Condition Assessment Reports

A.D. White House

Constructed c.1871, this Victorian Gothic mansion was home to Cornell University’s first president, Andrew Dickson White.  The building currently houses the Cornell University Society for the Humanities, though a private office/retreat is still reserved for use by presidents.  The house was listed on the National Register of Historic Places in 1973.

Levine & Company prepared a feasibility study for restoring the upper hipped roof of the building.  The study contained an assessment of the existing conditions of the building’s upper hipped roof and seven brick masonry chimneys, photographs, recommendations, and detailed discussions of alternative treatments, and associated estimates of probable construction cost for the recommended work.

The survey revealed that the existing EPDM roof suffered from cracked and brittle membrane flashings, open seams, and numerous temporary patches.  In addition, it was aesthetically inappropriate to the historic building and did not meet current code requirements with regard to wind uplift.  Replacement of the roof was recommended.  Archival research suggested that the original roofing material on the Upper Hipped roof had been standing seam metal, though by the early 20th century, it was covered with slate shingles.  The slate shingles were replaced by asphalt shingles c.1950, which were subsequently covered with the existing EPDM membrane system in 1990.  Levine & Company presented two historically appropriate options for the new roof system – standing seam copper (which would be in keeping with the original roofing material) and dimensional asphalt shingles (which would yield a similar appearance to the slate and asphalt shingles which covered the Upper Hipped roof for the longest period of the building’s history ).

The chimneys were in various states of disrepair, with those associated with the original portion of the house (c.1871) in the worst condition.  Careful dismantling and rebuilding was recommended, to varying degrees, for each chimney, along with raking out and repointing of deteriorated mortar joints and installation of new copper flashings and raised bluestone chimney caps.

Subsequent to the study, L&Co. prepared construction documents and provided construction observation services for replacement of the upper hipped roof with new standing seam copper roofing.

Project Highlights

Cost of Construction: NA

Project Size: 1,700 square feet

Trades: NA

Primary Roofing Materials: Slate shingles, EPDM roofing, copper flashings

Bradford County Courthouse

The County Commissioners sought guidance with regard to the condition of the existing copper shingle roof system of the c.1896 Courthouse, with a focus on the estimated remaining service life of the roof system and whether it should be retained and repaired or removed and replaced.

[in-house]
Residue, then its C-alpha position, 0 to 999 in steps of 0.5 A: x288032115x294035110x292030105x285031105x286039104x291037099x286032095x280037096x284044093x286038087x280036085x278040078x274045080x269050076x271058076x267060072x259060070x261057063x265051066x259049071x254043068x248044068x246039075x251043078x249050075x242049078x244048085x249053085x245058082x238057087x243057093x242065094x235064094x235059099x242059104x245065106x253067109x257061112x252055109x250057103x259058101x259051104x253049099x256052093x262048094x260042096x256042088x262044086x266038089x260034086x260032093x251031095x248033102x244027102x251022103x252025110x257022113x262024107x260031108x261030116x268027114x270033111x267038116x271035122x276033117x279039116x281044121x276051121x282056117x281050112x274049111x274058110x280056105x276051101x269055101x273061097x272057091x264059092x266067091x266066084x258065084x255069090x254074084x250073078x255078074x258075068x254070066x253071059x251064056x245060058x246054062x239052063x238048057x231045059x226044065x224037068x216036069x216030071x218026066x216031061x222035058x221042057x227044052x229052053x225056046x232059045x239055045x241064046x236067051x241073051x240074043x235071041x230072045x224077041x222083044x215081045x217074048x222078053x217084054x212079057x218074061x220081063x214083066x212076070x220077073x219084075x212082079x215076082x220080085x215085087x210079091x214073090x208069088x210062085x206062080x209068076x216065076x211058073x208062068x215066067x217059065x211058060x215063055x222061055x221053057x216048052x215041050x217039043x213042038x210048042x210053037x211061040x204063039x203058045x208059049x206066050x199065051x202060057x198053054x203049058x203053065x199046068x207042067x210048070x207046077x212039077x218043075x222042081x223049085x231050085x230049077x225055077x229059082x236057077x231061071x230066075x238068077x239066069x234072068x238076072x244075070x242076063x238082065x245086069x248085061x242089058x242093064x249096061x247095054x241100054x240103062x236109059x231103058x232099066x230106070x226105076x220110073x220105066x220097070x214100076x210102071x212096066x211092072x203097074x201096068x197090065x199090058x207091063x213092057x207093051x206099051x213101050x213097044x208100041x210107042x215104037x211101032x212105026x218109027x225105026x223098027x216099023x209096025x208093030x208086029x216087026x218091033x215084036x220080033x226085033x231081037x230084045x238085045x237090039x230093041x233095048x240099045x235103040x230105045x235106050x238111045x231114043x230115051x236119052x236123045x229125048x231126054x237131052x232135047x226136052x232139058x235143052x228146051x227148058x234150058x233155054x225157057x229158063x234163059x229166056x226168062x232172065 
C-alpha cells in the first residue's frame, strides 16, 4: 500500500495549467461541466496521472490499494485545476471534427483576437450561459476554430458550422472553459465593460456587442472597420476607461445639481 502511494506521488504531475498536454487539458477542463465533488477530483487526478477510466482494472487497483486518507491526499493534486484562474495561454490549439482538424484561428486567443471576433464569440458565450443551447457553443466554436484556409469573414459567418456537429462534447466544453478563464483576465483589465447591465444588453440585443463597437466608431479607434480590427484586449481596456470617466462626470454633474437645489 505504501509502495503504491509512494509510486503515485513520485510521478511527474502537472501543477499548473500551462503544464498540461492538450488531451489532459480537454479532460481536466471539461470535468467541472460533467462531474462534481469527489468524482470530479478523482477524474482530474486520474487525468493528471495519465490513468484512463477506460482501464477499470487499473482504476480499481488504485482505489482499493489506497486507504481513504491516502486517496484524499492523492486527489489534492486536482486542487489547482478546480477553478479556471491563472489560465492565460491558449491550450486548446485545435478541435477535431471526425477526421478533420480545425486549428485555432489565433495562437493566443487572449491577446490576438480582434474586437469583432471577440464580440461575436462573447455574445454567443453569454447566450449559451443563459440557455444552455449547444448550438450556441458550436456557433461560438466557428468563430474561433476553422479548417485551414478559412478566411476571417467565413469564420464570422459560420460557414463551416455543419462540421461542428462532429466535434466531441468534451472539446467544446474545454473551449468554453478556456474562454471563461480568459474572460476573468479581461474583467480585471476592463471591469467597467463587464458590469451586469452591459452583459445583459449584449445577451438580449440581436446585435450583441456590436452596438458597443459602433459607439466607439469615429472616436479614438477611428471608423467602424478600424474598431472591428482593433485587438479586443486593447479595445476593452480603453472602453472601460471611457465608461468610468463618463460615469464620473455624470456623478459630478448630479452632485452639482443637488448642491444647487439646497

Levine & Company, Inc. assessed the condition of the existing copper shingles, including fasteners, underlayment, underlying coverboard, and roof deck; a small EPDM low-slope roof; copper and lead flashings; and rainwater conduction systems.  Working with an engineer, the team also evaluated the exterior masonry walls, masonry cornices, and steel roof framing.

The survey revealed that while the existing copper shingles were in relatively good condition and likely had a decade or two of remaining service life, the threat of blow-off in high winds due to the inadequacy of the fasteners used to secure the shingles in place, and the lack of pull-out resistance of the substrate to which the shingles were secured made replacement, rather than repair, the recommended course of action.

The Condition Assessment Report included discussions of relevant historical research regarding past and present roofing materials, temporary repair recommendations, explanations of three options for roof replacement, and order of magnitude estimates of probable construction cost for each option.  Further investigations were also recommended, including flood testing of the copper shingles to determine whether they are subject to leakage due to the relatively low roof slope and, hence, whether they can remain in consideration as a possible roof replacement material.  The report was subsequently followed by a second condition assessment report regarding the green-glazed terra cotta tile roofing on the Courthouse’s dome, as well as preparation of Schematic Design documents for replacement of the roofs.

Levine & Company’s existing condition assessment report won first place in the Report category in RCI Inc.’s 2015 Document Competition.

 Project Highlights

Cost of Construction: NA

Project Size: 12,885 square feet

Trades: NA

Primary Roofing Materials: Copper shingles, terra cotta tiles, copper flashings and built-in gutter liners

Bryn Mawr Presbyterian Church